What's not crazy? "Things like the 59 voting divisions of Philadelphia where Romney received zero votes," says Chambers. "Even Larry Sabato said that should be looked into." (I've looked into this: 57 precincts gave McCain no votes in 2008. There's such a thing as a 99 percent Democratic precinct, and such a thing as a 99 percent Republican precinct.) Same story in Ohio. "Some of the precincts or divisions in cleveland were projected to be 99 percent Obama. That's a part of the state where it's known that a lot of ballot box scamming has been done in the past. There were isolated reports of people voting for Romney and having votes changed, though they didn't get much attention.

What about Virginia, then? "When votes were being counted on election night, 97 percent of the precincts were counted, and Romney was still leading 50-49," says Chambers. "When that remaining 3 percent were counted, a lead of 80,000 or so votes for Romney were turned into 120,000 for Obama." I pointed out that Virginia's stagger-stop-stagger count often works like that, with Democrats gaining in the end. "I was surprised it wasn't being projected for Romney when 97 percent was in," said Chambers. (The state was actually called earlier based on vote patterns.)

Fortunately, Chambers' failure to come with a country mile of predicting the presidential race means no one will take his voter fraud jeremiad seriously. Not even the Drudge Report, an avid endorser Chambers' Unskewed efforts, has stumped for his latest venture.

Obamacare Still a Bargaining Chip in Fiscal Cliff Talks

| Wed Nov. 21, 2012 1:17 PM EST

In an op-ed today, House Speaker John Boehner said that Obamacare needs to be on the table during negotiations over the fiscal cliff:

The president’s health care law adds a massive, expensive, unworkable government program at a time when our national debt already exceeds the size of our country’s entire economy. We can’t afford it, and we can’t afford to leave it intact. That’s why I’ve been clear that the law has to stay on the table as both parties discuss ways to solve our nation’s massive debt challenge.

Democrats aren't very happy about this, but honestly, it's the same thing Boehner has been saying for the past couple of weeks. Here he is two days after the election:

It’s pretty clear that the President was re-elected, Obamacare is the law of the land. I think there are parts of the health care law that are going to be very difficult to implement and very expensive and at a time when we’re trying to find a way to create a path toward a balanced budget, everything has to be on the table....There are certainly maybe parts of it that we believe need to be changed — we may do that, no decisions at this point.

So what's the point of all this? Greg Sargent suggests that Boehner knows he's going to have to compromise on taxes sometime soon, and this is a way of building up some much-needed cred with the conservative base before that grim day comes to pass:

In that context, this latest could be another sop to the Tea Party — reassurance to the Tea Partyers who are soon going to be asked to accept some very uncomfortable compromises on the fiscal cliff that, don’t worry, really, seriously, the GOP leadership still has Obamacare in the crosshairs! But Dems see a serious side to this. One Dem I spoke to worried that the mere fact that Boehner still has to throw sops like this to the Tea Party wing means he feels more beholden to them than Dems had hoped — which wouldn’t bode well for the talks.

I guess I'd take this as fairly ordinary jockeying for position during a difficult negotiation. Boehner knows he doesn't have a lot of leverage, and threatening Obamacare—which Democrats care about a lot—is a good pressure point. It's just one more bargaining chip he can use to limit the damage on the tax side of things. Keeping it on the front burner is probably just smart politics.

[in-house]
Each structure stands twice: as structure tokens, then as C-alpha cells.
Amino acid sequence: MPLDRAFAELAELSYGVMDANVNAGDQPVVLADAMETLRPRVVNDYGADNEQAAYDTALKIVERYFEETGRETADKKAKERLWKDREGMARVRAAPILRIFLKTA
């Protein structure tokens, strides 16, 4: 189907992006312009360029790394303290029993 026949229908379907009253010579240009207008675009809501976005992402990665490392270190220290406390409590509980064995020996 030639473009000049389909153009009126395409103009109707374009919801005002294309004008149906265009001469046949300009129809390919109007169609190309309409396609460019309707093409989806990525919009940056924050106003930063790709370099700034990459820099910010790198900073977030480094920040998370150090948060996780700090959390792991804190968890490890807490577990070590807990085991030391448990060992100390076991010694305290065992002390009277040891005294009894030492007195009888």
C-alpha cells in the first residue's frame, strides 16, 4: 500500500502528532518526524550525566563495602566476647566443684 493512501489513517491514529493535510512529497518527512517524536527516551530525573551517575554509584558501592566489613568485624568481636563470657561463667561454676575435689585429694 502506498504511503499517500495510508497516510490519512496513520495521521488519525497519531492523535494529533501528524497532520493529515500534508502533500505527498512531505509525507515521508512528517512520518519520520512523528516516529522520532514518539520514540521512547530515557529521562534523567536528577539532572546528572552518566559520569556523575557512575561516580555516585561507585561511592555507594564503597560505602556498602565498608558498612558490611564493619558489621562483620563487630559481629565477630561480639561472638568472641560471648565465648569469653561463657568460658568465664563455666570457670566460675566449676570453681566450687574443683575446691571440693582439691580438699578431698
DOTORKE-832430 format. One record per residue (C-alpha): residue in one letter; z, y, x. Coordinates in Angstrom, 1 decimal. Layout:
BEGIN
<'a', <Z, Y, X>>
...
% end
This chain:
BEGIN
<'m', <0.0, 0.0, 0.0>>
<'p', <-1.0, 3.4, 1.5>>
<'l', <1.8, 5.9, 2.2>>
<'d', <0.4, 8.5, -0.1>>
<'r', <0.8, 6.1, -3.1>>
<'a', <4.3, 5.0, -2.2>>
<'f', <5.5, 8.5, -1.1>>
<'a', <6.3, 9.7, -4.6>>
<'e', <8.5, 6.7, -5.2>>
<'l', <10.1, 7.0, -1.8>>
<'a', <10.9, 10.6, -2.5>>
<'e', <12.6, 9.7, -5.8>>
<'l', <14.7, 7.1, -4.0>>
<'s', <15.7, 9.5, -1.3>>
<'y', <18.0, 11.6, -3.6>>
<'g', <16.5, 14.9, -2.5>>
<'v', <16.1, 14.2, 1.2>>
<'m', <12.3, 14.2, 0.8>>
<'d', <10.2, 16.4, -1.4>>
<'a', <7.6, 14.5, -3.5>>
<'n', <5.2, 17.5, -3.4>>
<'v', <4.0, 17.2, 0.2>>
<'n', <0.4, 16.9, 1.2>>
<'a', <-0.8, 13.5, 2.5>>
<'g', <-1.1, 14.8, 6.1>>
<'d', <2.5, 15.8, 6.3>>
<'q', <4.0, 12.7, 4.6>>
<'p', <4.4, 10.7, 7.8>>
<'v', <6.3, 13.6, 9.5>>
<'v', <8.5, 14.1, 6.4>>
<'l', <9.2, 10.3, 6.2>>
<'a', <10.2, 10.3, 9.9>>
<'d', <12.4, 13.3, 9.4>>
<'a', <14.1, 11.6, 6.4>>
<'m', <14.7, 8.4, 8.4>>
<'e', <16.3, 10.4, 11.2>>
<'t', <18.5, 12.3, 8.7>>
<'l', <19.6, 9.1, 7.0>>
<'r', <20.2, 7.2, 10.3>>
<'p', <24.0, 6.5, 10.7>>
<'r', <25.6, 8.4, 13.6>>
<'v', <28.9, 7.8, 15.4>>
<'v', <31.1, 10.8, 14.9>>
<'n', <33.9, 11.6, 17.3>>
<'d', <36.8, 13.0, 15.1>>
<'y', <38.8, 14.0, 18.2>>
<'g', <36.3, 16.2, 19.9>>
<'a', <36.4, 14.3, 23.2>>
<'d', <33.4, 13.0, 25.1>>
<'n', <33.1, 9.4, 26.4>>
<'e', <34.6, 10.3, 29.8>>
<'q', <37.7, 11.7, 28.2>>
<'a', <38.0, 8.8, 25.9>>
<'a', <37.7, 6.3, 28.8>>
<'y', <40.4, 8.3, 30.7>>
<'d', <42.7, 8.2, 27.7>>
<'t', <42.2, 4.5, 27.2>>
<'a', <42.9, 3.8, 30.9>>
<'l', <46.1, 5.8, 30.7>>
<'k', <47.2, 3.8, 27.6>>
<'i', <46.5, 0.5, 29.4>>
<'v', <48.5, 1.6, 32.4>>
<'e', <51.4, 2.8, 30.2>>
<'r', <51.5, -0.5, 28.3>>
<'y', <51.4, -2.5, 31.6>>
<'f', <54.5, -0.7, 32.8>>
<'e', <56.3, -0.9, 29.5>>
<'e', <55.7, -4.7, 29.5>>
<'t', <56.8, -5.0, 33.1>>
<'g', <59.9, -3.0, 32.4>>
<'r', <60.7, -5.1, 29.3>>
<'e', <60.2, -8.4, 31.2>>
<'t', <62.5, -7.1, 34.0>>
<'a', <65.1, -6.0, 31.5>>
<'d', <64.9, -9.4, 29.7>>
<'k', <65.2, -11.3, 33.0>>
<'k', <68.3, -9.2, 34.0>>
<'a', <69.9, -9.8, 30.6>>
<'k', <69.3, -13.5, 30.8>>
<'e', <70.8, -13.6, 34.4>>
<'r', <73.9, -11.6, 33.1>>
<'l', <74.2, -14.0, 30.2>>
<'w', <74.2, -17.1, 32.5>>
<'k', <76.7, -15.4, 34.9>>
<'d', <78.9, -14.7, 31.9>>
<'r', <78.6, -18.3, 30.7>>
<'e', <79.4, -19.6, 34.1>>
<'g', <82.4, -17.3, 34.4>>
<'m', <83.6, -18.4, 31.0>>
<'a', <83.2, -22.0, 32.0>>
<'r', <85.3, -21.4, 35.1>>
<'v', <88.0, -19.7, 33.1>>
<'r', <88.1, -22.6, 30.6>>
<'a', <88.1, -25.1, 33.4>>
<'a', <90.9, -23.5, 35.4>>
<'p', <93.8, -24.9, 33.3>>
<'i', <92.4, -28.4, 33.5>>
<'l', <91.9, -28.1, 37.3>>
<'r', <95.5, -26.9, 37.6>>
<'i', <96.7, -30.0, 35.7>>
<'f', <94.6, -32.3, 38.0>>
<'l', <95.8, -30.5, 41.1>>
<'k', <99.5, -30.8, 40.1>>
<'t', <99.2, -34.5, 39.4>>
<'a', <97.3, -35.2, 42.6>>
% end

Is Your Clothing Toxic?

| Wed Nov. 21, 2012 12:47 PM EST

Lots of people worry about their clothing. But they probably don't worry about whether it's toxic. Greenpeace International's newest research indicates that you probably should.

Greenpeace tested 141 items of clothing from 29 countries, and found that 89 contained nonylphenol ethoxylates (NPEs), which are toxic, bioaccumulative chemicals that have been identified as hormone disruptors. They also found high levels of phthalates in four pieces of clothing, and amines from azo dyes that have been identified as carcinogens. The clothing came from major international brands, including Armani, Levi's and Zara. This was a follow up to an August 2011 report that found similarly distressing chemicals in clothing.

I read the report yesterday while wearing a Zara shirt and Levi's jeans. So yeah, not very reassuring.

Other brands Greenpeace IDed as including harmful chemicals: Benetton, Diesel, Esprit, Gap, H&M, Victoria’s Secret, Mango, Calvin Klein and Tommy Hilfiger. See the full "Toxic Threads" report here.

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A World Without Software Patents Would Be a Perfectly Good World

| Wed Nov. 21, 2012 12:35 PM EST

The head of the patent office had some advice for critics of software patents yesterday: "Give it a rest already." Basically, he made a case that software patents are a positive force because they spur innovation. Tim Lee is unimpressed:

This argument ducks the central question in the software patent debate: do patents, in fact, provide a net incentive for innovation in the software industry? Many entrepreneurs say that just the opposite is true: that the disincentive to innovation created by the threat of patent litigation dwarfs any positive incentive effects created by the ability for a firm to get patents of its own.

Empirical evidence backs this up. For example, in a 2008 book, the researchers James Bessen and Michael Meurer found that for nonchemical patents, the costs of patent litigation began to exceed the benefits of holding patents in the 1990s. Software and business patents were particularly prone to litigation.

More recent research has estimated that litigation by patent trolls costs the economy at least $29 billion per year, and that figure may be as high as $83 billion.

I don't know if these numbers are correct, but I'd add another argument to the mix: We already know what would probably happen if software patents didn't exist. That's because, for the most part, they didn't exist until the early 70s, and thanks to fights between the courts and the patent office, they didn't become common until the late 80s. And yet, the era from the 50s through the 80s was about as dynamic and innovative as you could possibly imagine. Lack of patents simply doesn't seem to have had the slightest effect on the growth of the software industry.